It’s the saddest story of the three not because of Lane (who still is employed with the Trojans), but because he dragged his father into it.  While Lou Holtz entertained audiences across the country with his Dadaist talents, and Vince Dooley enjoyed consulting gigs and writing children’s books, Monte Kiffin spent a fair chunk of his golden years trying to help his son win a few ball games.  Monte is recognized as one of the greatest defensive coaches to have worked in the NFL, and he’ll be synonymous with Tampa-2 schemes (and probably Cover-2 schemes in general) for decades to come.  So of course his venture into the college game was unrewarding.

The media tale is that the elder Kiffin couldn’t match the schemes of today’s spread squads, though it’s a faulty analysis: it wasn’t the smoothest schematic transition for Monte, though his game plans against Florida (when he was at UT), Oregon, and Georgia Tech had an expert’s wrinkles, and his teams held more than a few potent offenses to respectable scores.  An eminent professional, Monte couldn’t overcome the chaos of sanctions, blue-chippers, and his own son’s antics.  There are two versions of how his tenure in the college ranks ended.  He was either fired by Lane, or he willingly left for the Dallas Cowboys, a team led by the Lane Kiffin of Owner/GMs.  If you’re of the mind that he was escaping the college game, he knew going in that two opponents in the NFC East take offensive cues from Baylor and the run-and-shoot (Chip Kelly came along later.)

Rex and Rob Ryan are a mixed bag that seems appropriate for a year of successful brothers and lacking sons of coaching legends: the tantrum-throwing twins flip back and forth between being hailed as geniuses approaching Buddy’s understanding of the game, or being scapegoated (as is their current predicament.)  Come to think of it, Rex and Rob have quite a bit in common with their dad.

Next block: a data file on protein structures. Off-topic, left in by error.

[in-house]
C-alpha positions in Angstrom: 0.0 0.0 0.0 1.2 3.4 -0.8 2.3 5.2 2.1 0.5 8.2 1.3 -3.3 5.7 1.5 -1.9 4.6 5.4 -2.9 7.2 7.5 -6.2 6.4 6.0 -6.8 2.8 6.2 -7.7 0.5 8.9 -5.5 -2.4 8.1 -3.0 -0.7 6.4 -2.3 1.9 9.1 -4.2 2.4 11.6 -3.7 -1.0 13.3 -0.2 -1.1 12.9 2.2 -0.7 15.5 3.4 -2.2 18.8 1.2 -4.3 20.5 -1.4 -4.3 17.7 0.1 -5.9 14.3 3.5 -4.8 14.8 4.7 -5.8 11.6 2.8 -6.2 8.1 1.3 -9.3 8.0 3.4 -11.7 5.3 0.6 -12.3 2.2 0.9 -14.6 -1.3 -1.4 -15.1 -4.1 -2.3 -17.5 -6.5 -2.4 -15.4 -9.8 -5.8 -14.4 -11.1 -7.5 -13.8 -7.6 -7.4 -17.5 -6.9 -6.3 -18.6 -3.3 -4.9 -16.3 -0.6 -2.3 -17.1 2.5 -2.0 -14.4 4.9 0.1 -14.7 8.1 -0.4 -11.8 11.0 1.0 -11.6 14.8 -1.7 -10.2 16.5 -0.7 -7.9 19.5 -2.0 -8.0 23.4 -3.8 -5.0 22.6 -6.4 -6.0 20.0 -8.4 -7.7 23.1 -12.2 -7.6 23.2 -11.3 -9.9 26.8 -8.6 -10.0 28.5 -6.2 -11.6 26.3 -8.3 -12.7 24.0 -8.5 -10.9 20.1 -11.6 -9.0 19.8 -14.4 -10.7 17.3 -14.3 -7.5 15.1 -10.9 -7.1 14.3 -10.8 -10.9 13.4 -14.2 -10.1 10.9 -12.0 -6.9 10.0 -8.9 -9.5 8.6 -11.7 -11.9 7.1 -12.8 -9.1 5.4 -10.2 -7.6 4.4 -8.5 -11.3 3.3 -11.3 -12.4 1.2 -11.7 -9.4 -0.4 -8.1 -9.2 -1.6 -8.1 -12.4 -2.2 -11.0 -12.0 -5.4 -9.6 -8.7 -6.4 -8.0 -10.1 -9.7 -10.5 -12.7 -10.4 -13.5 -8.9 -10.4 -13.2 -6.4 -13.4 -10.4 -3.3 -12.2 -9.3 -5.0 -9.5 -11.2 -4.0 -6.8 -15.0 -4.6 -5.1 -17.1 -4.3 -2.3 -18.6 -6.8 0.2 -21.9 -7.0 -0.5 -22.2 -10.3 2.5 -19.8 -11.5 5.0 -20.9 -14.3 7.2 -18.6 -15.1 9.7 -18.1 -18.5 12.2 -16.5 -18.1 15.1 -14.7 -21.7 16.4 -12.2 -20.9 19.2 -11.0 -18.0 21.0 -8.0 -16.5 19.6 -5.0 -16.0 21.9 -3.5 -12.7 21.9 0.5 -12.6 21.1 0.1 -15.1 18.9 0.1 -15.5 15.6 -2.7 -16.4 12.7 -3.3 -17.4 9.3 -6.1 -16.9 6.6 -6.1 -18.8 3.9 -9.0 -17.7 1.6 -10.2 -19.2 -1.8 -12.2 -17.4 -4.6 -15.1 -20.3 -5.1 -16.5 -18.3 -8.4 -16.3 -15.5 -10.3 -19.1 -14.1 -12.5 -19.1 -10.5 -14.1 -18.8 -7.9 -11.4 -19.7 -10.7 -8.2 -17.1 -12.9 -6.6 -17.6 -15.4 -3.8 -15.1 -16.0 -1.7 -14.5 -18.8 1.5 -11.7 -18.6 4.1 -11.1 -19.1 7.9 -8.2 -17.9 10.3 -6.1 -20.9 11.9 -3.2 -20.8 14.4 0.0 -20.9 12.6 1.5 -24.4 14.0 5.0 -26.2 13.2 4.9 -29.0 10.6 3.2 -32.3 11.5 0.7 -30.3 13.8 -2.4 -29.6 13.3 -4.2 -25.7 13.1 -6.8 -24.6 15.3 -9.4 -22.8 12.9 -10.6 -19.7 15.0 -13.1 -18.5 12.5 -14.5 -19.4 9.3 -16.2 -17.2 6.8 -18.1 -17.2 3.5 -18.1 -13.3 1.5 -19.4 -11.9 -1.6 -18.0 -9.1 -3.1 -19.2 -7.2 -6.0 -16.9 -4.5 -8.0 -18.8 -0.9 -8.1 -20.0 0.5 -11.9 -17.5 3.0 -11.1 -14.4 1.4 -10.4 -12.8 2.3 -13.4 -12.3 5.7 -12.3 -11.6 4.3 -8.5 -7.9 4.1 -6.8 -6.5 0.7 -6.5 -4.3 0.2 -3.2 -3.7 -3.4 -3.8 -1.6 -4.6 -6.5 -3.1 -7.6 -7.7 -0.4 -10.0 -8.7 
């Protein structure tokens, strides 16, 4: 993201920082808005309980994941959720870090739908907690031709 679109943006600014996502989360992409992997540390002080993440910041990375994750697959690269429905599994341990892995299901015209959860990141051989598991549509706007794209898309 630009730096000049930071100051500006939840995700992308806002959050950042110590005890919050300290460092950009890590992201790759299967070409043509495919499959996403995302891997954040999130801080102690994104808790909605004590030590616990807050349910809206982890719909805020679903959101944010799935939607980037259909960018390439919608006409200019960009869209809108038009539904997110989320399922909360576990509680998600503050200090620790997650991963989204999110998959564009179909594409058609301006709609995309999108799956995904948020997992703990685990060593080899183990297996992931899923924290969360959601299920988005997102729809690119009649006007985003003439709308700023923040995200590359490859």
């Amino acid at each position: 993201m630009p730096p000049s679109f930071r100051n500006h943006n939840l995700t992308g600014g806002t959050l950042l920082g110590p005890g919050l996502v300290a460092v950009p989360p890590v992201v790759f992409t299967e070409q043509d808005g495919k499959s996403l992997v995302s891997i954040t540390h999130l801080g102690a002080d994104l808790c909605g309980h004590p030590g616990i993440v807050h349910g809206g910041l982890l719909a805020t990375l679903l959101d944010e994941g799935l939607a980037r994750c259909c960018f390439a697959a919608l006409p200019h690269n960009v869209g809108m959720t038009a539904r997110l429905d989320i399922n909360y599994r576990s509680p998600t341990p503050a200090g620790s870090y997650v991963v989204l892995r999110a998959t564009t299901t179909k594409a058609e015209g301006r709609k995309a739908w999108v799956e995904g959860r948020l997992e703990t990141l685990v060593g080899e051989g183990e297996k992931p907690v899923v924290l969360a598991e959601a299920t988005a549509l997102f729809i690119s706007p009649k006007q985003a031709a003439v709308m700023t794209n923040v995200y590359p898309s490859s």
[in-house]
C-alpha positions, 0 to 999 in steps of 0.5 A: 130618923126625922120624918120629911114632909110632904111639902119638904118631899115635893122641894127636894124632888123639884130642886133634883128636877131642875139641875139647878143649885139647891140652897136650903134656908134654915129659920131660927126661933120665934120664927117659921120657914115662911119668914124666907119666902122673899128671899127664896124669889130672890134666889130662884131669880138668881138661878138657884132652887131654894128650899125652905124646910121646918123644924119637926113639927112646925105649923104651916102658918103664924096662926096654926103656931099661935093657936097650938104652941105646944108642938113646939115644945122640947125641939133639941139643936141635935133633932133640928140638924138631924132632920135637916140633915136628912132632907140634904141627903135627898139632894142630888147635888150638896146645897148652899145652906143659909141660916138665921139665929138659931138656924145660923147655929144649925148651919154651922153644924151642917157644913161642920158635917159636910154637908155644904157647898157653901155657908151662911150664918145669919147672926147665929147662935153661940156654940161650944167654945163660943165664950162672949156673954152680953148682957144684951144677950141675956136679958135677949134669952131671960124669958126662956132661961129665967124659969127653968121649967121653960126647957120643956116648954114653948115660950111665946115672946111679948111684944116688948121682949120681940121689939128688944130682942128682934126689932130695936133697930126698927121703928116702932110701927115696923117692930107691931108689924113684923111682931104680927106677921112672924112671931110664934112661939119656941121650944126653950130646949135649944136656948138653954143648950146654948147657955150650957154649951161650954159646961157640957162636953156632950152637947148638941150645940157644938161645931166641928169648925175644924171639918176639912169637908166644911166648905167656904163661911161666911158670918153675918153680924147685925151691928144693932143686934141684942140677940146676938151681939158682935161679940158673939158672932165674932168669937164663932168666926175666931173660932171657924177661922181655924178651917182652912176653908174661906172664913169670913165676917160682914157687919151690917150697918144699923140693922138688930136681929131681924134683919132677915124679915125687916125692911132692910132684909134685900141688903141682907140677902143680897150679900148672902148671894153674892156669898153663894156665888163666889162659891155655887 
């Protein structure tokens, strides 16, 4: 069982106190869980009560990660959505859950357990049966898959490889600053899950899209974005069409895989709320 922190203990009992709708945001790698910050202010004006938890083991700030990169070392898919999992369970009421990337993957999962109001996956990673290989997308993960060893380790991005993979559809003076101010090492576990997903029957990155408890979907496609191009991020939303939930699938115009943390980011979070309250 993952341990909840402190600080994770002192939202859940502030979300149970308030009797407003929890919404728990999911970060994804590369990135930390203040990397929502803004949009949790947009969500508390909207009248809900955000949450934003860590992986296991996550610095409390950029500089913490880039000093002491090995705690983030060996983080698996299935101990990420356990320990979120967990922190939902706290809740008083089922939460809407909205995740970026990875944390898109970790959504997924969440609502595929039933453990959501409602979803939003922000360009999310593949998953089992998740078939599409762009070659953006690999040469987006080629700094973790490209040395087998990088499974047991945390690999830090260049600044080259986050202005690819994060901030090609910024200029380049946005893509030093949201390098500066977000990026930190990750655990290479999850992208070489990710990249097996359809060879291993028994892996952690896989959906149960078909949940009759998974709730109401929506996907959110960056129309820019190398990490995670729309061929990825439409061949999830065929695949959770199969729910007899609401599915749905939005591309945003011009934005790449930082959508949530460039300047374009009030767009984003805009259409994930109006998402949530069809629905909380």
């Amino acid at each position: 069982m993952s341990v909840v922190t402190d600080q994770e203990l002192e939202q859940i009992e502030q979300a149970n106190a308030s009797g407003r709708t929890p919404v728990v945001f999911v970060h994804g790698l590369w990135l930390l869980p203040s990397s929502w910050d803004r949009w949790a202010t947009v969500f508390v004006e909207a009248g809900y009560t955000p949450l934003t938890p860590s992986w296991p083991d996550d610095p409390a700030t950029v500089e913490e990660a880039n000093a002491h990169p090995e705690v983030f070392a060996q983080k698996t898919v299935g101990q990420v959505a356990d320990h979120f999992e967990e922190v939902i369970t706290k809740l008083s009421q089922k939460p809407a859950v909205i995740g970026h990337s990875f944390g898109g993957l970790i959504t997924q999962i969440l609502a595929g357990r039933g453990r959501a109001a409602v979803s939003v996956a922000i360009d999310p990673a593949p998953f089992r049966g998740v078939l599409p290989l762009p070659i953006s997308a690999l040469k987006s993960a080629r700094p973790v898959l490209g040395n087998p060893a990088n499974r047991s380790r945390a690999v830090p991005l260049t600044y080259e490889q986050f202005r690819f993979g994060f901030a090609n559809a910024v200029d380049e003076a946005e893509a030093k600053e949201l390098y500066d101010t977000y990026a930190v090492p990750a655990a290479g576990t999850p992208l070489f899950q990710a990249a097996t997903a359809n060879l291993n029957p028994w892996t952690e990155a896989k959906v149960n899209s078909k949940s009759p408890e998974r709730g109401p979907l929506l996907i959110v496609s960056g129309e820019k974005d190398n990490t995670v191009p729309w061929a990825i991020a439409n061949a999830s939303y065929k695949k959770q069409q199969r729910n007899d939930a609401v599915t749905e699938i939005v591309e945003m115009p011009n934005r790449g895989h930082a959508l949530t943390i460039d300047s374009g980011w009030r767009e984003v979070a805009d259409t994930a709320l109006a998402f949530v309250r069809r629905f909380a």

Rob Ryan and his playsheet.

Buddy Ryan at his peak was a defensive genius, but he was undone by a mercurial temper, stubborn personality, and a professional self-destructive streak that occasionally led to violence.  Rob’s work with the Cowboys was likewise volatile and odd. He brought the same strategies that at their best baffled even Tom Brady, though his tenure was marred by injuries to his players and their lingering difficulties in learning his shifting schemes.  In the end, his final season was eclipsed by the advertisements gracing his play sheets, and perhaps a bit by the arrival of his replacement, Monte Kiffin.

In New York, Rex seems to be on thin ice with the Jets, though given how much turnover has gone on in the staff and front office, it’s as stable as can be expected.  His tabloid coverage and the Tim Tebow trainwreck, unfortunately, have been more consistently newsworthy than his teams; barring some tremendous improvement, Ryan’s departure seems a matter of “when,” not “if.”

None of these examples point to any disadvantage with being a famous coach’s son; if anything, having family roots eases an entry barrier.  The stumbles only show how difficult the profession is, where even being raised in the football life doesn’t guarantee regular success.


*The Close But No Cigar Category:  In case you’re wondering, Michael Lombardi isn’t related to Vince, and Pat Shurmur is Fritz’s nephew.


Bryant and Saban

Alabama Head Coach Nick Saban.